Artists calling the tune on Israel
Lorde’s decision to cancel concert draws attention to what can be a thorny issue for world’s musicians
In Israel, even concerts are political. For international superstars, deciding whether or not to show up might imply what side you’re on: Israel’s or the Palestinians’. And this week, the singer Lorde became the latest musician to cancel a performance in Tel Aviv after fans pressured her to do so.
Last week, two of Lorde’s fans in New Zealand — one of them Jewish and the other Palestinian — published an open letter to the Grammy-awardwinning singer, asking her to cancel the performance planned for June 5, 2018. It cited “the Israeli Government’s policies of oppression” and “apartheid”, and said that “we believe that an economic, intellectual and artistic boycott is an effective way of speaking out against these crimes”. The letter added that “playing in Tel Aviv will be seen as giving support to the policies of the Israeli Government, even if you make no comment on the political situation”.
The letter did not specifically mention the boycott, divestment and sanctions — or BDS — movement, but the views expressed within it are in line with that Palestinian-led campaign.
Since 2005, the BDS movement has urged academic and governmental institutions, companies, musicians and others to avoid visiting Israel and buying its products with the goal of getting Israel to end its occupation of the West Bank and Gaza Strip and allow Palestinians to return to places they left when Israel was created in 1948.
At first Lorde responded to the letter by saying she would reconsider the concert date, and by Monday, she said in a statement, “I’ve received an overwhelming number of messages and letters and have had a lot of discussions with people holding many views, and I think the right decision at this time is to cancel the show.”
In recent years, several artists have cancelled tour dates in Israel, either for political reasons or because of ongoing violence. In 2010, the Pixies decided not to perform after the Israeli military raided a Turkish ship bringing aid for the Gaza Strip, an operation that killed nine people. (The band played in Israel in 2014.)
Elvis Costello also cancelled two shows in Israel in 2010, saying that “sometimes silence in music is better than adding to the static”.
In 2014, when Israel was in a 50-day war with the Hamas-governed Gaza, several artists — including Lana Del Rey, Neil Young and the Backstreet Boys — postponed or cancelled shows.
For as many artists who cancel shows in Israel, there are others who face criticism and still press on with their tour dates.
Since the BDS effort started, Rihanna, Alicia Keys, Madonna, Bob Dylan, Leonard Cohen, Jethro Tull and the Red Hot Chili Peppers all kept their concert dates in Israel despite public pressure to cancel them.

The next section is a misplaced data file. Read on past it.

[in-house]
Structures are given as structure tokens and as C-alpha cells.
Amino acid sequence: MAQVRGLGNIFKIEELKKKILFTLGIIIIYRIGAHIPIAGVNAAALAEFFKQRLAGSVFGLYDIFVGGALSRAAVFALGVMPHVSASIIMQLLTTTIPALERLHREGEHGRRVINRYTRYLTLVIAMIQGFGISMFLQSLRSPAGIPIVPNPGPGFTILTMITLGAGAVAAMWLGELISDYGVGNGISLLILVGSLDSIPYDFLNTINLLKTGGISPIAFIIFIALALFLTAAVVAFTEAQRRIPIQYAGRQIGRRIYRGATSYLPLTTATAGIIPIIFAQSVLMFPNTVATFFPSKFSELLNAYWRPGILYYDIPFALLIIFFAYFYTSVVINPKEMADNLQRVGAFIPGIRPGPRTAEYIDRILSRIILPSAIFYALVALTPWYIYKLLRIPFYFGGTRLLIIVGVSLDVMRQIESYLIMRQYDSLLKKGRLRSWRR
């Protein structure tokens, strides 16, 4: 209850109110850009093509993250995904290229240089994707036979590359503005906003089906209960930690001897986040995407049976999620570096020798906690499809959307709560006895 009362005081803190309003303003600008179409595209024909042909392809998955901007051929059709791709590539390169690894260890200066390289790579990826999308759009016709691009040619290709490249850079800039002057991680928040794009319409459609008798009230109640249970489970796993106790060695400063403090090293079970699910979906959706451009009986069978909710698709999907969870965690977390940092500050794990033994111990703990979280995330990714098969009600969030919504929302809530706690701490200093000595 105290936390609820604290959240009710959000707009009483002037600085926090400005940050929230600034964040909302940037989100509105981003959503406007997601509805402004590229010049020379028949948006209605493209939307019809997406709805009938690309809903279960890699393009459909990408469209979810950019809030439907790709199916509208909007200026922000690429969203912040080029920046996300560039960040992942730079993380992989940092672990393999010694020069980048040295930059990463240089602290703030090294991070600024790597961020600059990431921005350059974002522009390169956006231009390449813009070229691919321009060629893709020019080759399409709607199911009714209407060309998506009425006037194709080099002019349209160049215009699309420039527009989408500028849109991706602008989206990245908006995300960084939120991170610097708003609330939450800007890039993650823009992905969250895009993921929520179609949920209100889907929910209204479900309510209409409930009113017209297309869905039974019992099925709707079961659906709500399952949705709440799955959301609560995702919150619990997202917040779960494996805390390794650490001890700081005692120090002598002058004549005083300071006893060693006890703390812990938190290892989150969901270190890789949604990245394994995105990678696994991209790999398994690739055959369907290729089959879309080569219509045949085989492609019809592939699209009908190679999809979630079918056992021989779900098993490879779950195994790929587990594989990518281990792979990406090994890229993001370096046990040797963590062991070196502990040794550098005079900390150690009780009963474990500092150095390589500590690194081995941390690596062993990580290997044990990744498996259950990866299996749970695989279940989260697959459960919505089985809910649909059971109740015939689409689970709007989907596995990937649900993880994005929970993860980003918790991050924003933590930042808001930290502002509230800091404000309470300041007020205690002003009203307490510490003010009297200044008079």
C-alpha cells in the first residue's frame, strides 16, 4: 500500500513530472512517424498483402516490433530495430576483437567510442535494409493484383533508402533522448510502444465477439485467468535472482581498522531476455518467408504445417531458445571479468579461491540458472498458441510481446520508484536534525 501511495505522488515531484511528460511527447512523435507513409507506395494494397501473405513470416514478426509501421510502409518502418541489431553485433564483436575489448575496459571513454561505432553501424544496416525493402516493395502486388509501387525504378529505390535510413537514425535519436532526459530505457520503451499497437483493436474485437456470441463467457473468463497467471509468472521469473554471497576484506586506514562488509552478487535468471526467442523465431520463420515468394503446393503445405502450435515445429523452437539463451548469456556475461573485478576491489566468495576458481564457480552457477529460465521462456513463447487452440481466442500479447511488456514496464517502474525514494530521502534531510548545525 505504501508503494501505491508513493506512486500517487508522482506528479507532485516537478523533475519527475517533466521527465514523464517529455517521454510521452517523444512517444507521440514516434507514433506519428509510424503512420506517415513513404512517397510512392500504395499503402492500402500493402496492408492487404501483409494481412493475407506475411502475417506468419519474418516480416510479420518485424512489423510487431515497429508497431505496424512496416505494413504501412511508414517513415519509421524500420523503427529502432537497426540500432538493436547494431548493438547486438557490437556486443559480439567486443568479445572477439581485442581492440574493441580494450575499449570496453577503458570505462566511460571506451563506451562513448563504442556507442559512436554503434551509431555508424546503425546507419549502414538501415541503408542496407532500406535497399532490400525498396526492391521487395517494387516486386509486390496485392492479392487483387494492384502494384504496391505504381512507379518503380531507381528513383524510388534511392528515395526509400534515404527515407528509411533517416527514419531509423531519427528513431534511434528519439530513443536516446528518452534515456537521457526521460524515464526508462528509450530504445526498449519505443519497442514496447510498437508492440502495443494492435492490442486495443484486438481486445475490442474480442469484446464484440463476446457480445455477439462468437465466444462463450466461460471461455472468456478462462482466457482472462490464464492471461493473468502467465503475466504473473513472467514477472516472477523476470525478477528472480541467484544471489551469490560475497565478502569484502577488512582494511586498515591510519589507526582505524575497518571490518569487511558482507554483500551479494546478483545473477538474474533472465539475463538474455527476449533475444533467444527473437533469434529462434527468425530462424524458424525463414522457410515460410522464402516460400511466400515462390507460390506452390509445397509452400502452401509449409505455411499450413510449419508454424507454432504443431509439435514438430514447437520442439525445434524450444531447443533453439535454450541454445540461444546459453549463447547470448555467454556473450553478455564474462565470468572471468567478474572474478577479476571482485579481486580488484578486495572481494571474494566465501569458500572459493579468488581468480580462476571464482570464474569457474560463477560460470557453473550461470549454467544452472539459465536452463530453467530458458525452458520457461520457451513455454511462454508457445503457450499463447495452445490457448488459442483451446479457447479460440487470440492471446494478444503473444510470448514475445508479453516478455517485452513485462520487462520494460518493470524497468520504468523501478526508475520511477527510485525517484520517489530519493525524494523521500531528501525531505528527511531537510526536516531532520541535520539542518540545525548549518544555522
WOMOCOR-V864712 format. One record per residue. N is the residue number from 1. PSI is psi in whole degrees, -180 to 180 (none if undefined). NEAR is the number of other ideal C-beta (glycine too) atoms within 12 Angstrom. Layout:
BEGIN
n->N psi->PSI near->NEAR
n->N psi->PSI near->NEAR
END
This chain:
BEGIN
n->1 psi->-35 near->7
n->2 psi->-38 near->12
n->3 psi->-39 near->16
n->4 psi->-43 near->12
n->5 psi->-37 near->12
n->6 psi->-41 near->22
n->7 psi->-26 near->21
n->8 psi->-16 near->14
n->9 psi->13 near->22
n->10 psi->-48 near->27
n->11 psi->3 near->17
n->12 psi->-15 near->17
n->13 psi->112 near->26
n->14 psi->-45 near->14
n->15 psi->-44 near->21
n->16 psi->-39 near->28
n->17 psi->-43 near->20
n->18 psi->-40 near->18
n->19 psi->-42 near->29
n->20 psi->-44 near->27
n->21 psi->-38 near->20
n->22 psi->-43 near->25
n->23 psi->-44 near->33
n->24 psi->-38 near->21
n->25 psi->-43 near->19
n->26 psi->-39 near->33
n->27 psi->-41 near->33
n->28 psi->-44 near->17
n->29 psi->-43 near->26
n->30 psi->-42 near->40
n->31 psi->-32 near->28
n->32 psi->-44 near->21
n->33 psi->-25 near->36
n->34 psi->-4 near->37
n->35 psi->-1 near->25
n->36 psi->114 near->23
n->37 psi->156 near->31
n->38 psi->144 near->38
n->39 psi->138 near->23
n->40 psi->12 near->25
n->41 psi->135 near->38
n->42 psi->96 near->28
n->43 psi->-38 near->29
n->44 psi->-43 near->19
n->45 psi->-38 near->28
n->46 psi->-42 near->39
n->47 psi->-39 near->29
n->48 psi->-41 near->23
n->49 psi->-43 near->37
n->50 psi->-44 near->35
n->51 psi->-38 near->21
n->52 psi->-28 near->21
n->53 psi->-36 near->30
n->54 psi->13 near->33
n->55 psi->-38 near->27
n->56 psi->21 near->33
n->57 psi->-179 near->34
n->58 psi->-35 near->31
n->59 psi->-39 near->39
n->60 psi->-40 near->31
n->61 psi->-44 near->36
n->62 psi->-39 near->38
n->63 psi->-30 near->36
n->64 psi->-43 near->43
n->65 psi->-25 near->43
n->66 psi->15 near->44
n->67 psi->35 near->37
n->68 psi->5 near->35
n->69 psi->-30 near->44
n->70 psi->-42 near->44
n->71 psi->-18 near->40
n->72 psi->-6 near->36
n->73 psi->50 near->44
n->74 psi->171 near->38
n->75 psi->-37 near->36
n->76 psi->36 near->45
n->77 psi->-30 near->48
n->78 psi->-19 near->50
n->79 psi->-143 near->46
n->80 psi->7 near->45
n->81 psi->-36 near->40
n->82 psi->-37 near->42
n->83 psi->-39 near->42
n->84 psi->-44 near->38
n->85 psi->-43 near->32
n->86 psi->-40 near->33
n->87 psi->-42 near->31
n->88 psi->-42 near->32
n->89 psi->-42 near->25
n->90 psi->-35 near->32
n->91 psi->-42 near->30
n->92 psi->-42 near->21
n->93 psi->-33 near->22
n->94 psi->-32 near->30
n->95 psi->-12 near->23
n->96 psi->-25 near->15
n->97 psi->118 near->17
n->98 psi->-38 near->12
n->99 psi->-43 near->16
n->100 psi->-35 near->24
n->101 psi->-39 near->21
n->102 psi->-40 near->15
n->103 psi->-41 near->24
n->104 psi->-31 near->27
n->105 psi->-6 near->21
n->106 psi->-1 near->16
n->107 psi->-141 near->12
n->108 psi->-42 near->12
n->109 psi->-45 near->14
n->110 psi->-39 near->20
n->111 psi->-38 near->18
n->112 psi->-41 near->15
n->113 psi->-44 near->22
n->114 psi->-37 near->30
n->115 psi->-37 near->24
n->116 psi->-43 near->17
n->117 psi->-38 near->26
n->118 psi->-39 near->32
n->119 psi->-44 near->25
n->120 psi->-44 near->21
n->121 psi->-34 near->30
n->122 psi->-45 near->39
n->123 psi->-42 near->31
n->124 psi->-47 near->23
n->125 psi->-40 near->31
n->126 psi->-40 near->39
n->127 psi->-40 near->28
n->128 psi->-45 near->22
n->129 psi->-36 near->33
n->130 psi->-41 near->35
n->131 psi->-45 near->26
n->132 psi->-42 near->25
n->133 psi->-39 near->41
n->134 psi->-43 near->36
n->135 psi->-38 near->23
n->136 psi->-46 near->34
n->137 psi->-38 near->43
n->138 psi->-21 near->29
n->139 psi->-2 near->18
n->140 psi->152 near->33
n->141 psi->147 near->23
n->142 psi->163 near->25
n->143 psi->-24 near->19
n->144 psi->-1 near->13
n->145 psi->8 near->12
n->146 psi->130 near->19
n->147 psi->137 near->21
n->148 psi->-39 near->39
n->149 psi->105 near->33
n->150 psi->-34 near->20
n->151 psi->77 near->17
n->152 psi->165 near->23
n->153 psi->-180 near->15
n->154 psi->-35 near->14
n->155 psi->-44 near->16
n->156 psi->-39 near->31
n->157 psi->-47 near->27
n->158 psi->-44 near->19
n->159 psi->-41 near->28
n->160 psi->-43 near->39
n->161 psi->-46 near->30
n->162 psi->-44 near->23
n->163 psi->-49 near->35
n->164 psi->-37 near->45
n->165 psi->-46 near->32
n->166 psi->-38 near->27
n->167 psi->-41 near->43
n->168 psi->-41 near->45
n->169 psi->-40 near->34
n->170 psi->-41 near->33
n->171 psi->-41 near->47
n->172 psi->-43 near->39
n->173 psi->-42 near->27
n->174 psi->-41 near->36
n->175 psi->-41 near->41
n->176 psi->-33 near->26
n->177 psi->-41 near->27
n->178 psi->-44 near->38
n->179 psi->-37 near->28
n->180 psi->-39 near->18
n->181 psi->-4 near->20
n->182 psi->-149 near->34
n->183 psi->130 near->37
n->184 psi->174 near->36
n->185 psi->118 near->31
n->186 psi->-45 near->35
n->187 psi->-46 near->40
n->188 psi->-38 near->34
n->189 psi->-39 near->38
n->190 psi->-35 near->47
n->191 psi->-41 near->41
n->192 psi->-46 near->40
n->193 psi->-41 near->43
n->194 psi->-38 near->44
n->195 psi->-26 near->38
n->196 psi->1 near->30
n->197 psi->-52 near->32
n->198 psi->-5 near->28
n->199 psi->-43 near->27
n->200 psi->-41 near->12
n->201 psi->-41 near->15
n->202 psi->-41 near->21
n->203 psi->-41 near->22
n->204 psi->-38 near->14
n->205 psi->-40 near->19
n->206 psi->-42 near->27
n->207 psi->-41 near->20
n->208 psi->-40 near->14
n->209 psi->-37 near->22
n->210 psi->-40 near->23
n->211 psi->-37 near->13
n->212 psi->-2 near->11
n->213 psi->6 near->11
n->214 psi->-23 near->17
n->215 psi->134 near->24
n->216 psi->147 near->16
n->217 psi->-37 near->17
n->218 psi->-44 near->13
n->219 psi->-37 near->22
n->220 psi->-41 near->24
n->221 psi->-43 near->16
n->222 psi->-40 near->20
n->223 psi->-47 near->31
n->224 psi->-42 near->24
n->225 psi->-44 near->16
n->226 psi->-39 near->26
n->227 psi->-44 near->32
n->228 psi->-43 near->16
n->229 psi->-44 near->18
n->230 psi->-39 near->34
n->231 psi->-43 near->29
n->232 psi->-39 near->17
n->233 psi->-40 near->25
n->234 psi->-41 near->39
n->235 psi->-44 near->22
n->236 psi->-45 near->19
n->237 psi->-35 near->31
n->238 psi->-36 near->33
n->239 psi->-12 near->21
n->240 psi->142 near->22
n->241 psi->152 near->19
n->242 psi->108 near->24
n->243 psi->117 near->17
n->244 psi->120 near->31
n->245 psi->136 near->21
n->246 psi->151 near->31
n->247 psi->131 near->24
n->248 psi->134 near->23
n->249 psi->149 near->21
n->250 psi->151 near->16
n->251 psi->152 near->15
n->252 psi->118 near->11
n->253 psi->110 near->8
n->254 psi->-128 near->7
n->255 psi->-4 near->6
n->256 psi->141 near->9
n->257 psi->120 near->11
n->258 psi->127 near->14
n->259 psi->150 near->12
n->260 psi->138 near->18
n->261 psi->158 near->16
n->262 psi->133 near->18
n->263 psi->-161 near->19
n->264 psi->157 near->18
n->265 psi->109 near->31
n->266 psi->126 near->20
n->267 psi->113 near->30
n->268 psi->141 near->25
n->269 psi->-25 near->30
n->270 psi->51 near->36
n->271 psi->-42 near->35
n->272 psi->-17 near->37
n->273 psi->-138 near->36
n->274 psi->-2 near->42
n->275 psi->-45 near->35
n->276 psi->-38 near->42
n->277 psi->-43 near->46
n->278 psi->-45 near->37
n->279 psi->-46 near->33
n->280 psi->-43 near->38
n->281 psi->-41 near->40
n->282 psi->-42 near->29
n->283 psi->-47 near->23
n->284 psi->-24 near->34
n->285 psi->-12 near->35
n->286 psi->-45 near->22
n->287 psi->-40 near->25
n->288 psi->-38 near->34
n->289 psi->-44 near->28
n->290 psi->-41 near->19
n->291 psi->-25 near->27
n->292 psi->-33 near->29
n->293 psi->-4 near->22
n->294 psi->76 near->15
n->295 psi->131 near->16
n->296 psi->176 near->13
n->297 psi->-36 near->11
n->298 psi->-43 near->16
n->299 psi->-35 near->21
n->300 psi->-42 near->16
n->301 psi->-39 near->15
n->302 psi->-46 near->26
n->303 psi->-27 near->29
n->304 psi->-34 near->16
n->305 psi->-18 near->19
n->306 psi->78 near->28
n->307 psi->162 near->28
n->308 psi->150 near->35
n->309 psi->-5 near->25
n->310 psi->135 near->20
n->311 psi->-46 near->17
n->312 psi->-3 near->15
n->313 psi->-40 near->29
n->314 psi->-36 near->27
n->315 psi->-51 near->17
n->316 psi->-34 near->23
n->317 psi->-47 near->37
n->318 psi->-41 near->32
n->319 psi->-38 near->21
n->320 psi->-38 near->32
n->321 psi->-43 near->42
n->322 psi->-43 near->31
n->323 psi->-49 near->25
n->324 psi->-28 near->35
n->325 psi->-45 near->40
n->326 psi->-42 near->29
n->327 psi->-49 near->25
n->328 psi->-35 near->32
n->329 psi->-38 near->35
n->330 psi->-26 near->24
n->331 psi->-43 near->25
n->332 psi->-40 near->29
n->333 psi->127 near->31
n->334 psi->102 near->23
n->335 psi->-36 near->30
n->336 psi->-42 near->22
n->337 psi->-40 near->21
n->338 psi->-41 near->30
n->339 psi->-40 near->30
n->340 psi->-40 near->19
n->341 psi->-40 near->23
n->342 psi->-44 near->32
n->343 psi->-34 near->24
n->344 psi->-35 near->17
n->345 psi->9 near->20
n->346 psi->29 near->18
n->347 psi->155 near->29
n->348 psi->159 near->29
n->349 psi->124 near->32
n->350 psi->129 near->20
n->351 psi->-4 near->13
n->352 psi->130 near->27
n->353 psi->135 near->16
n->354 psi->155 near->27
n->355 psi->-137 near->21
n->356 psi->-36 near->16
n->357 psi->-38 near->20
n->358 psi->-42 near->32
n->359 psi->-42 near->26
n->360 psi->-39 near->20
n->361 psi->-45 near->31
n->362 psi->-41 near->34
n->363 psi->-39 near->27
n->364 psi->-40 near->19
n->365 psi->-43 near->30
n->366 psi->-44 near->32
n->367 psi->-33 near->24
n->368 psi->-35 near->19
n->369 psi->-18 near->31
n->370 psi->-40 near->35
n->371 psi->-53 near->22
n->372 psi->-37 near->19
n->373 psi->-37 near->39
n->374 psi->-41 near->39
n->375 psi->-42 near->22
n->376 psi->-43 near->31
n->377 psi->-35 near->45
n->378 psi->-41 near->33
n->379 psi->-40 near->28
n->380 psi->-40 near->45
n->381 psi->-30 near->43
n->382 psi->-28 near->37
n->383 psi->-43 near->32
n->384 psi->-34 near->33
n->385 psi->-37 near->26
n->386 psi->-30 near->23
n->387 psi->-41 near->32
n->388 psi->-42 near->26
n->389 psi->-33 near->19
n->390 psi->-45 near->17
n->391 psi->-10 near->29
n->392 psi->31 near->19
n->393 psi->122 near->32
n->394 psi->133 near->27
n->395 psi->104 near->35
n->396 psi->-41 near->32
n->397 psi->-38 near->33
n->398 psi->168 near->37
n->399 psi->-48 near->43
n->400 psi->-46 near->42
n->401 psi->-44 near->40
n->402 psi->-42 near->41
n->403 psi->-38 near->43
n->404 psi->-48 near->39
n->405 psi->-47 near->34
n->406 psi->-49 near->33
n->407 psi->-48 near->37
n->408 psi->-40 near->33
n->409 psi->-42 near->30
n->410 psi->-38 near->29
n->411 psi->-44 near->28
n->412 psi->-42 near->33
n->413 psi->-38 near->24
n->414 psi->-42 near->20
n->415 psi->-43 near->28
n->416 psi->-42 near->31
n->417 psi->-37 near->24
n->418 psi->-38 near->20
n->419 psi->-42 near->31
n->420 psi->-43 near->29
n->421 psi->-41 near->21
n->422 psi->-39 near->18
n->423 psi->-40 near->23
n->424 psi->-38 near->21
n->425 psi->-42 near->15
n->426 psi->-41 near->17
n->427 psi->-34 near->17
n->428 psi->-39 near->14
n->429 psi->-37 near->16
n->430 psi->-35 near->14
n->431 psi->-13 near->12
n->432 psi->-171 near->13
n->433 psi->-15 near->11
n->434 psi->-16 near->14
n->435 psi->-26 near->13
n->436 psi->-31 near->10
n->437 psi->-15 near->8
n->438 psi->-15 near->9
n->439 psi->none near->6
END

Once on stage, these megastars sometimes use their microphones for more than their lyrics. For example, during a 2012 performance in Tel Aviv, Madonna, who isn’t Jewish but follows the Jewish mystical practice of Kabbalah, wrapped herself in an Israeli flag and made a plea to rise above ego, religion and national allegiance to forge peace in the Middle East. “You can’t be a fan of mine and not want peace in the world,” she said.
Some artists keep their shows in order to make a statement critical of Israel. In 2006, Pink Floyd’s Roger Waters moved a performance from Tel Aviv to a village jointly formed by Arabs and Israelis. On that trip, Waters travelled throughout the West Bank and to the wall separating it from Israel, which he tagged with graffiti of his song lyrics: “We don’t need no thought control.”
Waters has since urged other artists not to perform in Israel. In a 2016 interview with the Independent, he said that the music industry “has been particularly recalcitrant in even raising a voice” against Israel. “I’m hoping to encourage some of them to stop being frightened and to stand up and be counted, because we need them,” Waters added.
Waters and musician and producer Brian Eno got into a war of words last month with Australian rocker Nick Cave over Cave’s decision to play in Israel.
Cave told a press conference that anyone who played in Israel “have to go through a sort of public humiliation from Roger Waters and co”. He said his decision to play two concerts in Tel Aviv was to make a stand against people trying “to bully musicians, to censor musicians, and to silence musicians”.
In response, Waters wrote: “Nick thinks this is about censorship of his music? What? Nick, with all due respect, your music is irrelevant to this issue. So is mine, so is Brian Eno’s, so is Beethoven’s. This isn’t about music — it's about human rights.” He added,
Nick thinks this is about censorship of his music? What? Nick, with all due respect, your music is irrelevant to this issue. So is mine, so is Brian Eno’s, so is Beethoven’s. This isn’t about music — it's about human rights. Roger Waters on Nick Cave’s decision to play in Tel Aviv last month
“We hurl our glasses into the fire of your arrogant unconcern, and smash our bracelets on the rock of your implacable indifference.”
In response to Cave's comments on attempts at “silencing” artists, Eno said they were “rather grating when used in a context where a few million people are permanently and grotesquely silenced”. “Israel spends hundreds of millions of dollars on hasbara, and its side of the argument gets broadcast loud and clear. Coupled with the scare-tactic of labelling any form of criticism of Israeli policy as ‘antisemitic’, this makes for a very uneven picture of what is going on.”
Hasbara, the Jerusalem Post writes, literally means “explanation”, but it has become the Israeli term for a broad range of activities aimed at disseminating positive information about Israel, and promoting positive attitudes toward it.— Washington Post
Roger Waters has urged other artists not to play in Israel.